This leads me, in the last place, to consider your own concern in your present undertaking.  It seems a laudable service to defend the faith once delivered to the saints; we are commanded to contend earnestly for it, and to convince gainsayers.  If ever such defenses were seasonable and expedient they appear to be so in our own day, when errors abound on all sides and every truth of the gospel is either directly denied or grossly misrepresented.  And yet we find but very few writers of controversy who have not been manifestly hurt by it.  Either they grow in a sense of their own importance, or imbibe an angry, contentious spirit, or they insensibly withdraw their attention from those things which are the food and immediate support of the life of faith, and spend their time and strength upon matters which are at most but of a secondary value.  This shows, that if the service is honorable, it is dangerous.  What will it profit a man if he gains his cause and silences his adversary, if at the same time he loses that humble, tender frame of spirit in which the Lord delights, and to which the promise of his presence is made?  Your aim, I doubt not, is good; but you have need to watch and pray for you will find Satan at your right hand to resist you; he will try to debase your views; and though you set out in defense of the cause of God, if you are not continually looking to the Lord to keep you, it may become your own cause, and awaken in you those tempers which are inconsistent with true peace of mind, and will surely obstruct communion with God.

Be upon your guard against admitting anything personal into the debate.  If you think you have been ill treated, you will have an opportunity of showing that you are a disciple of Jesus, who “when he was reviled, reviled not again; when he suffered, he threatened not.”  This is our pattern, thus we are to speak and write for God, “not rendering railing for railing, but contrariwise blessing; knowing that hereunto we are called.”  The wisdom that is from above is not only pure, but peaceable and gentle; and the want of these qualifications, like the dead fly in the pot of ointment, will spoil the savor and efficacy of our labors.  If we act in a wrong spirit, we shall bring little glory to God, do little good to our fellow creatures, and procure neither honor nor comfort to ourselves.  If you can be content with showing your wit, and gaining the laugh on your side, you have an easy task; but I hope you have a far nobler aim, and that, sensible of the solemn importance of gospel truths, and the compassion due to the souls of men, you would rather be a means of removing prejudices in a single instance, than obtain the empty applause of thousands.  Go forth, therefore, in the name and strength of the Lord of hosts, speaking the truth in love; and may he give you a witness in many hearts that you are taught of God, and favored with the unction of his Holy Spirit.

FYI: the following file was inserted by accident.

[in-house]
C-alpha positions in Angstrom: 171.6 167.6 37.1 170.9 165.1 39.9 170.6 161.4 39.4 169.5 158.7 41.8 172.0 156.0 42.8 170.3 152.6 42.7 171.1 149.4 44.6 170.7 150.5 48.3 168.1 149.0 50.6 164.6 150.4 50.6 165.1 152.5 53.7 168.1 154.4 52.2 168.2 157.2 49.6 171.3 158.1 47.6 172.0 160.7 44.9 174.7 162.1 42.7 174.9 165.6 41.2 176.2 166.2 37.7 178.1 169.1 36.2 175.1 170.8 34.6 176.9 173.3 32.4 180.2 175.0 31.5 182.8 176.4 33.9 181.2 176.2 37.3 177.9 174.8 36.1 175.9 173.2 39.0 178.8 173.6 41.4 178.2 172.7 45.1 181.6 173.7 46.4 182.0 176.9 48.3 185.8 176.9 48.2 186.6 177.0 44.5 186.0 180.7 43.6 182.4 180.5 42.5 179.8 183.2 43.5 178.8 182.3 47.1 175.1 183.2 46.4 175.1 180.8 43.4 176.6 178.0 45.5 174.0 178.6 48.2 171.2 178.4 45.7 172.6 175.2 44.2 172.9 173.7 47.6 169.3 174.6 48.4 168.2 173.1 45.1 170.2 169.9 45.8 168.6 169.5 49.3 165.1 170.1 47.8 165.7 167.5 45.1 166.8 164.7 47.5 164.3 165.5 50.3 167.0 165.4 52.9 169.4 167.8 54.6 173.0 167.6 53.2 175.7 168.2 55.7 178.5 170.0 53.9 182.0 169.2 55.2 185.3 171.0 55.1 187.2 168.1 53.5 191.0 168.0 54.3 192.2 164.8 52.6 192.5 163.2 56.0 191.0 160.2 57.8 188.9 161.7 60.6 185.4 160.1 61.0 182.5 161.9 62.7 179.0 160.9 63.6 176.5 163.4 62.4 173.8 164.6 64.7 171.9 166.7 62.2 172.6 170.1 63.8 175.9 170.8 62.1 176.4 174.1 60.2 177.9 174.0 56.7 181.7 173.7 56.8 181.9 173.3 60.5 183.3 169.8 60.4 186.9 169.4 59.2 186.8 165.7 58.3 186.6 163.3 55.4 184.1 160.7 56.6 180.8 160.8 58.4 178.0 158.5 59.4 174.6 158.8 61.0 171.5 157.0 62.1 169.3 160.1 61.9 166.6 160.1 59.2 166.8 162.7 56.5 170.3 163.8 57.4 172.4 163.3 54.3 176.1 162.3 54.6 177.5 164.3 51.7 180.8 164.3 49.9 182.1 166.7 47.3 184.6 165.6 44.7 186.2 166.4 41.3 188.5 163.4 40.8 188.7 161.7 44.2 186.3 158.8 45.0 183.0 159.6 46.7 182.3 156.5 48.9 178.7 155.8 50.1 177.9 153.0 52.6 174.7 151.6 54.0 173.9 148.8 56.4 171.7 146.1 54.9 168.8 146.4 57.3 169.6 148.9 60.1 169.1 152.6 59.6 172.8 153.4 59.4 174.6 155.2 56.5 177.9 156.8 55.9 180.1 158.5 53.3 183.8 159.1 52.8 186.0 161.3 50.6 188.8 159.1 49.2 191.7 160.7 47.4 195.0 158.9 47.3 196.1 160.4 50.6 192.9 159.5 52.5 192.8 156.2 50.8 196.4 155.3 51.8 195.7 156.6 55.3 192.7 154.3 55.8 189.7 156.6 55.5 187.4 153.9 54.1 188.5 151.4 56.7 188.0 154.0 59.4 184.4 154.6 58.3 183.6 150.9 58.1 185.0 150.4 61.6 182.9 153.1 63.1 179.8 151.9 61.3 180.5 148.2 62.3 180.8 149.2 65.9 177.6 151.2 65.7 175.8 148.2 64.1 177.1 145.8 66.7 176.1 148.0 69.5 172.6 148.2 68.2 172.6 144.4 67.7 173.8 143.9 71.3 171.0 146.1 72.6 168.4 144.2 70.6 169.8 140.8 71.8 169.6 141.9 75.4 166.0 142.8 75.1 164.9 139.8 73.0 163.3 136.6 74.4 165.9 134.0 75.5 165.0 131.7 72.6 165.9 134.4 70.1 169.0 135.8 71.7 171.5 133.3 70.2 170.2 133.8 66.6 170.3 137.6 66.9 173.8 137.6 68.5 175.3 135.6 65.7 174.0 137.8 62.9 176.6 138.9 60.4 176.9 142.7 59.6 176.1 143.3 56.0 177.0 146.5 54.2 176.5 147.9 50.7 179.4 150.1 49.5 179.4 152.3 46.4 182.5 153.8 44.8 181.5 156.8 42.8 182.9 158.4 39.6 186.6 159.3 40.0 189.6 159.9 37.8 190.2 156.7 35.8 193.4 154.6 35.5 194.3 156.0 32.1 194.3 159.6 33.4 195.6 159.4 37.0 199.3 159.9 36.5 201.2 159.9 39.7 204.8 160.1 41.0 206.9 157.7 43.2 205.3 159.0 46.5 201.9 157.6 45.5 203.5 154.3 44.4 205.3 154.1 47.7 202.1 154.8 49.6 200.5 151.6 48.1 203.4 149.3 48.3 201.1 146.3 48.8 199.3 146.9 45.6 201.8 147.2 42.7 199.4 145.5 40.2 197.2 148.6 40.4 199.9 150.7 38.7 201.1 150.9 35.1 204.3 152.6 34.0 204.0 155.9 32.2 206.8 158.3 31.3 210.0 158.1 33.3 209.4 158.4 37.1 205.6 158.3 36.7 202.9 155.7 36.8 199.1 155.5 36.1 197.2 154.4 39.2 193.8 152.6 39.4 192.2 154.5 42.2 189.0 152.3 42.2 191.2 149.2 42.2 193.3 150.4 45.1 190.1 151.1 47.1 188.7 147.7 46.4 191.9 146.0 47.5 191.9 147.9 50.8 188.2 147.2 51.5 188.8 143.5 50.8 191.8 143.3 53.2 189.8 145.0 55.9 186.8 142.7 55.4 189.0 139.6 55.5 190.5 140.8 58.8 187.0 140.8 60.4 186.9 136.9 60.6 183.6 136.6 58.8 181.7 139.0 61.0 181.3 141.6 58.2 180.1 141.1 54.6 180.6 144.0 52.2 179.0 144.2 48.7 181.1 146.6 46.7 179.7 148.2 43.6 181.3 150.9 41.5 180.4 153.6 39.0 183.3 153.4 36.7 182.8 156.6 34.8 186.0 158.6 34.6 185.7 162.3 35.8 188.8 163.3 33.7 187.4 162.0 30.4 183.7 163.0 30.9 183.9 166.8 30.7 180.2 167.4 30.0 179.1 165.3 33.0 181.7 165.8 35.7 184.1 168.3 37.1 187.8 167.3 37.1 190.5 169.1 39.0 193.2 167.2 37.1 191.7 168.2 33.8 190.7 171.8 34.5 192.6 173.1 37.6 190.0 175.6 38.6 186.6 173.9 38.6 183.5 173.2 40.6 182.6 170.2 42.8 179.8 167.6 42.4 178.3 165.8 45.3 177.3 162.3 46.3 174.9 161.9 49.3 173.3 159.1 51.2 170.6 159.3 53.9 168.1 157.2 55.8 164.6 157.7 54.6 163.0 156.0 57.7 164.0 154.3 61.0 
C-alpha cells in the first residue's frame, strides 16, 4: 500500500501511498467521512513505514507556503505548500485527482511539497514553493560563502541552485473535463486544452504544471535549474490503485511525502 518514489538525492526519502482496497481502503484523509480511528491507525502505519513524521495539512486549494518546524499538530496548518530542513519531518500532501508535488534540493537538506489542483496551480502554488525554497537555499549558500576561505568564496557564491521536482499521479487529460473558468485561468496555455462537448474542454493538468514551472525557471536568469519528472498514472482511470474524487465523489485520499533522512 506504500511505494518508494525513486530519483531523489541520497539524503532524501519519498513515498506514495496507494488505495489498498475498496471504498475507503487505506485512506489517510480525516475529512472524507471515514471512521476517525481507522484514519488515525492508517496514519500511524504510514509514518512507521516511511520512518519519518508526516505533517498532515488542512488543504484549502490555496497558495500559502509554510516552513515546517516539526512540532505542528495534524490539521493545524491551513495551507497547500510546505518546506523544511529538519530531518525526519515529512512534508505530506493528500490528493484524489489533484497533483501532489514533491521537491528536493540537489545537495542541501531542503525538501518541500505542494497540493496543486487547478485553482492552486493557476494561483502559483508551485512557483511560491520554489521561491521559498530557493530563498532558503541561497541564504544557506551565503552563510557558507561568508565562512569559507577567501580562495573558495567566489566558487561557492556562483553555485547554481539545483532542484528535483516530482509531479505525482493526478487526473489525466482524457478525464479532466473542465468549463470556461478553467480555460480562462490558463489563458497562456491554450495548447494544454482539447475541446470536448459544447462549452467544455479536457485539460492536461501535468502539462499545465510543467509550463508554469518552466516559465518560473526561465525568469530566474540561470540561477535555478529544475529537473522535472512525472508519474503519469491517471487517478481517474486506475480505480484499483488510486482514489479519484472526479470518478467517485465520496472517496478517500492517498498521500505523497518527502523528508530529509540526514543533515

I am, &c.  

Courtesy of Ligonier Ministries, way back in 1997.

Sunday, April 02, 2006

Love Constraining to Obedience

To see the Law by Christ fulfilled,
To hear His pardoning voice,
Changes a slave into a child
And duty into choice.

1. No strength of nature can suffice,
To serve the Lord aright
And what she has, she misapplies,
For want of clearer light. (Repeat chorus)

2. How long beneath the Law I lay,
In bondage and distress
I toiled the precept to obey,
But toiled without success. (Repeat chorus)

3. Then to abstain from outward sin
Was more than I could do
Now if I feel its power within
I feel I hate it too. (Repeat chorus)

4. Then all my servile works were done,
A righteousness to raise
Now, freely chosen in the Son,
I freely choose His ways. (Repeat chorus)

©1998 Kevin Twit Music. Lyrics: William Cowper (1731-1800)

Saturday, April 01, 2006

Car Stories 3 - My Strangest Car

Yep. It was a Trabant - the darling of East Berlin (until the wall came down). My part in the story begins in Vancouver - before the wall came down. An embassy official brought the car to Canada in the 80s. As you can see, it was a stretched model, suitable for diplomatic services. I don't know why it was painted yellow. There was evidence in the nooks and crannies that it was originally black. This fellow managed to bring the car to Canada (a regulatory nightmare, I'm sure), but he didn't bring any spare parts. When the engine blew, he was out of luck. He sold the car, and I, having the right connections, heard about it. I bought and sold lots of cars when I was in college, but this was the oddest. The original motor as a little 2-stroke with only 26 hp. It was easy enough to find a replacement - there are lots of old 2-stroke motorbikes on the coast. I used a twin from a Yamaha RD 400 (air-cooled, about the right amount of power).

I didn't keep it for long. I got sick of all the attention it attracted, but the worst part was climbing hills. If I had more than one passenger, someone would have to get out and push. I found out - too late - that I couldn't resell this rig. I didn't have diplomatic immunity from safety standards and emission controls like the E. German dude did. I had to take it to a wrecker. I hope they recycled the plastic body. It would have made a lot of fine garbage cans. Frankly, that's all it was fit for - the garbage can. Like this post.

Happy April First.